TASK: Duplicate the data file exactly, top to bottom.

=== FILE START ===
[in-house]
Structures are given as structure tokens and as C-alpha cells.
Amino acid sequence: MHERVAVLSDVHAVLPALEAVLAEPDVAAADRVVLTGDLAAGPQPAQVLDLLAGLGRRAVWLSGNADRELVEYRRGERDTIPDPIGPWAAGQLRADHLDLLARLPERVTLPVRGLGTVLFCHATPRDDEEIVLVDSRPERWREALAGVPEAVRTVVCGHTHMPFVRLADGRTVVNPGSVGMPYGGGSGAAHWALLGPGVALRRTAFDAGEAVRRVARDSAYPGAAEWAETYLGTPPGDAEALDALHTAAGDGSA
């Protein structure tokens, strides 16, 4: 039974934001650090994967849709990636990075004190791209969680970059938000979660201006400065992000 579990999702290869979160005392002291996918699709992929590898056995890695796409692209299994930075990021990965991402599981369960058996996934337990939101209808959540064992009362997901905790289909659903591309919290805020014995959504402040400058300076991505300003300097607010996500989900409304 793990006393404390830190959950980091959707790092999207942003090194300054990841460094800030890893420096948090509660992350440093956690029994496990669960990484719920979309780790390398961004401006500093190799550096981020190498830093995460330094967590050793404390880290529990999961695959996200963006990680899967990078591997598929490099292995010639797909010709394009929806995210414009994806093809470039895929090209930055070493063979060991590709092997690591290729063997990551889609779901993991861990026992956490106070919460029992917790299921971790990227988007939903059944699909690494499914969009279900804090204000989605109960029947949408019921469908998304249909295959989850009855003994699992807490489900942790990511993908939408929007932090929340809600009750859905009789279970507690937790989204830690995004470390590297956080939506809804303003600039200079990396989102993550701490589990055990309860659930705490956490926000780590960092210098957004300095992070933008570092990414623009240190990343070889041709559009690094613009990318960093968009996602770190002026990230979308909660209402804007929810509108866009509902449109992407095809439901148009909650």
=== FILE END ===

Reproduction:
[in-house]
Structures are given as structure tokens and as C-alpha cells.
Amino acid sequence: MHERVAVLSDVHAVLPALEAVLAEPDVAAADRVVLTGDLAAGPQPAQVLDLLAGLGRRAVWLSGNADRELVEYRRGERDTIPDPIGPWAAGQLRADHLDLLARLPERVTLPVRGLGTVLFCHATPRDDEEIVLVDSRPERWREALAGVPEAVRTVVCGHTHMPFVRLADGRTVVNPGSVGMPYGGGSGAAHWALLGPGVALRRTAFDAGEAVRRVARDSAYPGAAEWAETYLGTPPGDAEALDALHTAAGDGSA
């Protein structure tokens, strides 16, 4: 039974934001650090994967849709990636990075004190791209969680970059938000979660201006400065992000 579990999702290869979160005392002291996918699709992929590898056995890695796409692209299994930075990021990965991402599981369960058996996934337990939101209808959540064992009362997901905790289909659903591309919290805020014995959504402040400058300076991505300003300097607010996500989900409304 793990006393404390830190959950980091959707790092999207942003090194300054990841460094800030890893420096948090509660992350440093956690029994496990669960990484719920979309780790390398961004401006500093190799550096981020190498830093995460330094967590050793404390880290529990999961695959996200963006990680899967990078591997598929490099292995010639797909010709394009929806995210414009994806093809470039895929090209930055070493063979060991590709092997690591290729063997990551889609779901993991861990026992956490106070919460029992917790299921971790990227988007939903059944699909690494499914969009279900804090204000989605109960029947949408019921469908998304249909295959989850009855003994699992807490489900942790990511993908939408929007932090929340809600009750859905009789279970507690937790989204830690995004470390590297956080939506809804303003600039200079990396989102993550701490589990055990309860659930705490956490926000780590960092210098957004300095992070933008570092990414623009240190990343070889041709559009690094613009990318960093968009996602770190002026990230979308909660209402804007929810509108866009509902449109992407095809439901148009909650």